I have read a recommendation which was stating that after installing one should remove some packages from the default Ubuntu installation, in order to have a more secure server. What are your recommendations for removal?
The most important part is not what packages are installed, but which servers are running, especially those listening on an internet-facing port. Disabling or stopping servers which aren't used is an important first step. Offcourse -removing- such a service does serve as "insurance" that it doesn't get started accidentally somehow, so it might be a good idea.
For removal, the most obvious targets are any programs that come with suid-root executables, and aren't used. A bug in any of these programs will have the potential to allow any random local user to become root, that possibility goes away if you remove the program.
You can use 'find' to find such programs, in a terminal enter: find / -perm -4000 -print this will give you a list of all suid-programs on the system, it will take quite a bit of time with a large disc.
The mere existence of a program on disc which isn't suid-root, and that isn't being run, should not have any large impact on security. You might still want to remove some for other reasons such as freeing up disc-space and reducing clutter though.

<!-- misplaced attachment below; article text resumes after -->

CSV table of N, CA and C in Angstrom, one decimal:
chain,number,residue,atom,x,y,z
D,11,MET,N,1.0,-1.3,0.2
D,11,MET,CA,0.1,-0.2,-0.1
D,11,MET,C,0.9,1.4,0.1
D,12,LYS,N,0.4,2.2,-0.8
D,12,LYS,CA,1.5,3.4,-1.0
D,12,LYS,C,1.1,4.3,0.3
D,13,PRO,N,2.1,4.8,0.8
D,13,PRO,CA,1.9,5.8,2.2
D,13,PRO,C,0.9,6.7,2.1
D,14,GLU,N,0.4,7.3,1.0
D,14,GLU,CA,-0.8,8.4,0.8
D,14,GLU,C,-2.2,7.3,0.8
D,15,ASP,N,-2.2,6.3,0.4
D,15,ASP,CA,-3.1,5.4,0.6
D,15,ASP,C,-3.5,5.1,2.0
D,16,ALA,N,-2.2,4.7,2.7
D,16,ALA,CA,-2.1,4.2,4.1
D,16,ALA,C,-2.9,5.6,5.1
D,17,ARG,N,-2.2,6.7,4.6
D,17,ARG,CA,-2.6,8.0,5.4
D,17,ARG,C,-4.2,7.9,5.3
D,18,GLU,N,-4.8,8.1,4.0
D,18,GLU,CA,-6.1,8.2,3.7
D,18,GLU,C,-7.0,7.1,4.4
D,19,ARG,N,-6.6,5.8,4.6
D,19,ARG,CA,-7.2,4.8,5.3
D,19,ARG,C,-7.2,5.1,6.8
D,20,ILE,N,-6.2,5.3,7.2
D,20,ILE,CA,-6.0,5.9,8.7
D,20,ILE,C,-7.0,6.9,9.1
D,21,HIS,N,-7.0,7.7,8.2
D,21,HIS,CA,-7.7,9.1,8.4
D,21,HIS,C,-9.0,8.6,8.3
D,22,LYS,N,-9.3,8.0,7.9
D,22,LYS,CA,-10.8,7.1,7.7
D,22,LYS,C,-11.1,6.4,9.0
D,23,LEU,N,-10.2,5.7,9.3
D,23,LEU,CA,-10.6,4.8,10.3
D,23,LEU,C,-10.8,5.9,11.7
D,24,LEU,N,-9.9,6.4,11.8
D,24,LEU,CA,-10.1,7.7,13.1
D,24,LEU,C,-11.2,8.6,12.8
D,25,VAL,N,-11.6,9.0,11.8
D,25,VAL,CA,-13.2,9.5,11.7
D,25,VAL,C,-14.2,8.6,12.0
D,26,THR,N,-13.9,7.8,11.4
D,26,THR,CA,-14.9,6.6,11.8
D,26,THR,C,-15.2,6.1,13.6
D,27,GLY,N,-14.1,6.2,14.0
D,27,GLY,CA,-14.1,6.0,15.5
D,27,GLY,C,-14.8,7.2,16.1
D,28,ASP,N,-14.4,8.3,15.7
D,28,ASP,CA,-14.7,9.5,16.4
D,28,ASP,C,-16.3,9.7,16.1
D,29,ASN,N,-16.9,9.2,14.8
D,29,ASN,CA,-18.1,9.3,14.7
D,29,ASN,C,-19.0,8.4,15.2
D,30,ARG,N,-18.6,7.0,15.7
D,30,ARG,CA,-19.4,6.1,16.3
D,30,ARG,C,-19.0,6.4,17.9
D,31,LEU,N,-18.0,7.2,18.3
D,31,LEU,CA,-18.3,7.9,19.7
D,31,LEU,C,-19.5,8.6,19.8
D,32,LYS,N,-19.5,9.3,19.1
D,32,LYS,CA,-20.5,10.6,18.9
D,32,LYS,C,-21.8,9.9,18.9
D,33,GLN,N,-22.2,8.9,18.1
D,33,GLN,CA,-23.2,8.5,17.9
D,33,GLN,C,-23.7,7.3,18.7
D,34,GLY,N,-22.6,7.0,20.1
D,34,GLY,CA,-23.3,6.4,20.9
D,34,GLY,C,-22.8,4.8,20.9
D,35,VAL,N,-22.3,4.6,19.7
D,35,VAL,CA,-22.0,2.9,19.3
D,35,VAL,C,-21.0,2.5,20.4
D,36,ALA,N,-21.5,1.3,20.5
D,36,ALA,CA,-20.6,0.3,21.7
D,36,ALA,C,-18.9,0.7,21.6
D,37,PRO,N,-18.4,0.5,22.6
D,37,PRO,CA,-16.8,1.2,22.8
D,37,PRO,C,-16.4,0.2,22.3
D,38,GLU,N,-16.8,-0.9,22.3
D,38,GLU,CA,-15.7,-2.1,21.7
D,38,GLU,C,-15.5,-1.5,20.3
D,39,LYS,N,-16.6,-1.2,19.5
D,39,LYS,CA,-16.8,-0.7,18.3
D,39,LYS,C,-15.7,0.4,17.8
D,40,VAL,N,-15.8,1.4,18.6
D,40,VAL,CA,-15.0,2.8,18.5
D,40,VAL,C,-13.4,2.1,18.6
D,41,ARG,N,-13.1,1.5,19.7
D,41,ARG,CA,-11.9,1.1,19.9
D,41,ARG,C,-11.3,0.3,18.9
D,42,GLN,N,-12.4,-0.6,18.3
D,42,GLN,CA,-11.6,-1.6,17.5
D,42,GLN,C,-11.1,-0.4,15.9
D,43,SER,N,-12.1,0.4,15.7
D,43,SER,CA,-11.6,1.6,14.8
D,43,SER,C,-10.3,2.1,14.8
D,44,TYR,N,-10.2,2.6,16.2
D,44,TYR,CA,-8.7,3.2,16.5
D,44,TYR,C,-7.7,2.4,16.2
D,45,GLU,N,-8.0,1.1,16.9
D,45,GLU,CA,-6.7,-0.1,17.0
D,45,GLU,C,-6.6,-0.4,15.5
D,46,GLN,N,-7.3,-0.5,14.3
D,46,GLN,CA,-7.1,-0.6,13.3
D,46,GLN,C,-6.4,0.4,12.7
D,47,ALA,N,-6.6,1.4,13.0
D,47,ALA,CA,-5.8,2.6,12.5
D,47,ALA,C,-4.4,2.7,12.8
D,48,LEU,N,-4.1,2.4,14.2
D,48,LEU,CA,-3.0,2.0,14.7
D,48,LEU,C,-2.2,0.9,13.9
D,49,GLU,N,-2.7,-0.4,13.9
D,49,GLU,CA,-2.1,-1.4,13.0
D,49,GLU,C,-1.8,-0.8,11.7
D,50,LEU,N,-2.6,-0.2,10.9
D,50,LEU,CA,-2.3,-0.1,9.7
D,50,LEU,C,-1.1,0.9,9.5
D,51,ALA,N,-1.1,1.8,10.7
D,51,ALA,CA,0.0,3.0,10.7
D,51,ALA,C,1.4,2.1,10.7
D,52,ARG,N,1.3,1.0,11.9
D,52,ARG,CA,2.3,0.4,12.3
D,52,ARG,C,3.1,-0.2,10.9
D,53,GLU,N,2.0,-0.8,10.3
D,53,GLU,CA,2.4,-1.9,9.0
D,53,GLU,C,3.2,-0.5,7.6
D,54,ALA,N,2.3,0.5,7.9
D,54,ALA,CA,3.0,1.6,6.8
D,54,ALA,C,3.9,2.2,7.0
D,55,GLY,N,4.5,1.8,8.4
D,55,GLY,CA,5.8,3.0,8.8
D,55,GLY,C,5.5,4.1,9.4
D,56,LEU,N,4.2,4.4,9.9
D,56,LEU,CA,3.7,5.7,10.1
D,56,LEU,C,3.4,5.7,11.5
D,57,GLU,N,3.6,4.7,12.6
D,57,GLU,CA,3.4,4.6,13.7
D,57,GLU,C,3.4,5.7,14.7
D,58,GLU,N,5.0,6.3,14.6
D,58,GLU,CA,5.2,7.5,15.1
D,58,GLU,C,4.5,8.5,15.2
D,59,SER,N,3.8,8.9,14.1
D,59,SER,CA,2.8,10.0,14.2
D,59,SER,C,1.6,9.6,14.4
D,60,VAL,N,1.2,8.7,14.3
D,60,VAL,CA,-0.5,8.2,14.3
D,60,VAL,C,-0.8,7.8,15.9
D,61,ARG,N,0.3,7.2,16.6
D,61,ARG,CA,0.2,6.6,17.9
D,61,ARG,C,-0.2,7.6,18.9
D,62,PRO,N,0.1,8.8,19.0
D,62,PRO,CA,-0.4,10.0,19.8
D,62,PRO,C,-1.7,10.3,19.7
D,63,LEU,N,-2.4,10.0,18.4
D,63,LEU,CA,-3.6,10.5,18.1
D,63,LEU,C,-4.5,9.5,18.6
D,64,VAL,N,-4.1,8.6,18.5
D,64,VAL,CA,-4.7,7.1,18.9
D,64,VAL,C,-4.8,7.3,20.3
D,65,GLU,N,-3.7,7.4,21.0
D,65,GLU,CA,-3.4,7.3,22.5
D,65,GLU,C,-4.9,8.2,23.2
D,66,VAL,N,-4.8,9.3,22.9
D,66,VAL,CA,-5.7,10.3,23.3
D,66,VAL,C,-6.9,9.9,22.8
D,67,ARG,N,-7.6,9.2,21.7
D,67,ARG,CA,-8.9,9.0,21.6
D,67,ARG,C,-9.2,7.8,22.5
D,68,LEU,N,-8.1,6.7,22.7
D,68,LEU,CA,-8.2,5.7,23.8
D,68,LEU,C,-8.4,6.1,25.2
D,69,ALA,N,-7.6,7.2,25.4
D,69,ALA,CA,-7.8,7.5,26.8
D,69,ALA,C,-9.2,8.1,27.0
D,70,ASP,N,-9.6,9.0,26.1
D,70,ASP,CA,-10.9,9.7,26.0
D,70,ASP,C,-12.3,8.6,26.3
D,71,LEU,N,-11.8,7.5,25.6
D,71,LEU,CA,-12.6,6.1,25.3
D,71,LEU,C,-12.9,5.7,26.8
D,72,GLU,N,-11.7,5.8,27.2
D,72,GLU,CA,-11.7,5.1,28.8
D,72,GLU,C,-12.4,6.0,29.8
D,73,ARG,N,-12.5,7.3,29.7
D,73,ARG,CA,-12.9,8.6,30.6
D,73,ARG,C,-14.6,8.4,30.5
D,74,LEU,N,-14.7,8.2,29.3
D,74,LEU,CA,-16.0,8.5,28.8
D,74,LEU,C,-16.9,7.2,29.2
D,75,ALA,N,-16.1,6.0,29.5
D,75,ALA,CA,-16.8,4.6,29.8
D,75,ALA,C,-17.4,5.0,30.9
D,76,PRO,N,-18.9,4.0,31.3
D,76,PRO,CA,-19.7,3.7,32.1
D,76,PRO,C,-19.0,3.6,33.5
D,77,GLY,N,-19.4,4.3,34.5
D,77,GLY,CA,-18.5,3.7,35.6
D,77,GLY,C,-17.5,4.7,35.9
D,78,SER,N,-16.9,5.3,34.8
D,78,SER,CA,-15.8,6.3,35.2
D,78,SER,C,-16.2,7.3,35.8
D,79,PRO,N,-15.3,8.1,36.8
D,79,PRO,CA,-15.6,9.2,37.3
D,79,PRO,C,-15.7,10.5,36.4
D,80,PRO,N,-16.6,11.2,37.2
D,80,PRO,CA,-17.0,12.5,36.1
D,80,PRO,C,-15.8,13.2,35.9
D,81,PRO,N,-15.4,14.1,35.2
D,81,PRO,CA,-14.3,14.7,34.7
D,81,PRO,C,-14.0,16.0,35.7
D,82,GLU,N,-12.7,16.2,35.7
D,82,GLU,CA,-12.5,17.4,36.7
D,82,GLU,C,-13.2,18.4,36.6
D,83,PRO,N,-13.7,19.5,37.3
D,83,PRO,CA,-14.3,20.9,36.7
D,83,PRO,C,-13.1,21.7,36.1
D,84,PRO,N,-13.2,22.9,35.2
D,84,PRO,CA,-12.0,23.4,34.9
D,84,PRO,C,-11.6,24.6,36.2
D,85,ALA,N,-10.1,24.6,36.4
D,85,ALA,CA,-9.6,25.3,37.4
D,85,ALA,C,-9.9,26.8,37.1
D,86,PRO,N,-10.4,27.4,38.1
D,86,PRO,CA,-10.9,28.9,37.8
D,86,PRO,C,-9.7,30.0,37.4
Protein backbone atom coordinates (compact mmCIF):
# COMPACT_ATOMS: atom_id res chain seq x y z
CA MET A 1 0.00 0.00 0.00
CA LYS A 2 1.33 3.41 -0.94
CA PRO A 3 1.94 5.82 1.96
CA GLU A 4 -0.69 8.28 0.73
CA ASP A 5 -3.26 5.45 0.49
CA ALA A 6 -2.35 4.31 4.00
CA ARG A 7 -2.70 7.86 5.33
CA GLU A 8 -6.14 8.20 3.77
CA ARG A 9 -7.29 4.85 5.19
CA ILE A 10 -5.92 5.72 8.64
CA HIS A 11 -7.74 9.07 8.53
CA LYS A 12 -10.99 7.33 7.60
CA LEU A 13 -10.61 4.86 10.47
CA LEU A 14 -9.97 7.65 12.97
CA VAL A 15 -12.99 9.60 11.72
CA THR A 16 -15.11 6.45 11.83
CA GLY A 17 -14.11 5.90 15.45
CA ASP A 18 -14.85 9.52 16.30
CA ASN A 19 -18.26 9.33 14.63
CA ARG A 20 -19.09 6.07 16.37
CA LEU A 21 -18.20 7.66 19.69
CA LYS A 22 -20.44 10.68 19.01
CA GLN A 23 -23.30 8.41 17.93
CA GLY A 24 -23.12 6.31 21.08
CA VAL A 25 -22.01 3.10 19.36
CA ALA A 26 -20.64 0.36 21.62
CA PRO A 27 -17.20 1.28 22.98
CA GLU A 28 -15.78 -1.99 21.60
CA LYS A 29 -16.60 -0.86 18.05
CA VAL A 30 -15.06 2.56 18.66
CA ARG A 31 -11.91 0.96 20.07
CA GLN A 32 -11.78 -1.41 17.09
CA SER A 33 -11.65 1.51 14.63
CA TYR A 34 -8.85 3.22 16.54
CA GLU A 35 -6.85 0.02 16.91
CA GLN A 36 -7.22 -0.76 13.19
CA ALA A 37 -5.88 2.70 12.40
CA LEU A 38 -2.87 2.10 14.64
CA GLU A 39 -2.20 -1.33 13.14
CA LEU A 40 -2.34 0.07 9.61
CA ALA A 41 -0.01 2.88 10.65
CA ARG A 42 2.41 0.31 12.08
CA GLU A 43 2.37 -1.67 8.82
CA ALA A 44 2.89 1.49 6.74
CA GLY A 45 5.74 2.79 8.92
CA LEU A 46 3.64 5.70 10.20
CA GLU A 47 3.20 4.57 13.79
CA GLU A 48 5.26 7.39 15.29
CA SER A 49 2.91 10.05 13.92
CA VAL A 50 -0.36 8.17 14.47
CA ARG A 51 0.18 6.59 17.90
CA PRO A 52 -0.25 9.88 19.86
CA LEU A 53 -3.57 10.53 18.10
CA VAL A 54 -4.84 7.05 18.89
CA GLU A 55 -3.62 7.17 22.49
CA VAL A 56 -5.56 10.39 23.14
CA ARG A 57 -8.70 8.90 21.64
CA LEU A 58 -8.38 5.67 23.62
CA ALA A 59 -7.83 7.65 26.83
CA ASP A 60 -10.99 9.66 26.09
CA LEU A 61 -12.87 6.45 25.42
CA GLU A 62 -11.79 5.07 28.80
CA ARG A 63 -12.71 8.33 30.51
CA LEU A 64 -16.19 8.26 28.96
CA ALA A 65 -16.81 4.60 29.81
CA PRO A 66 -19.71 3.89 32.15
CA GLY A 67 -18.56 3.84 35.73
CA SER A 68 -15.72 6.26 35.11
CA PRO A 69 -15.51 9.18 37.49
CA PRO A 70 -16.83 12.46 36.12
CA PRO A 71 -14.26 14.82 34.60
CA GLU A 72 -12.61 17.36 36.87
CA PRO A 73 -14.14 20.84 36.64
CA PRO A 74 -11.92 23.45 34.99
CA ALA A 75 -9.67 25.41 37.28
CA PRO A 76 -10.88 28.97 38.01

Ubuntu has a fairly strong security policy. This includes the requirement that a default install shouldn't run any network servers, listening for outside connections. As those are the cause for most recommendations to uninstall packages, the answer there is no.
However, uninstalling anything you don't actually need will certainly help. It makes the system simpler and easier to understand, and probably reduces the probability of a privilege escalation, should anyone manage to breach the defences.
Personally, I uninstall everything that isn't used by me or the packages I use.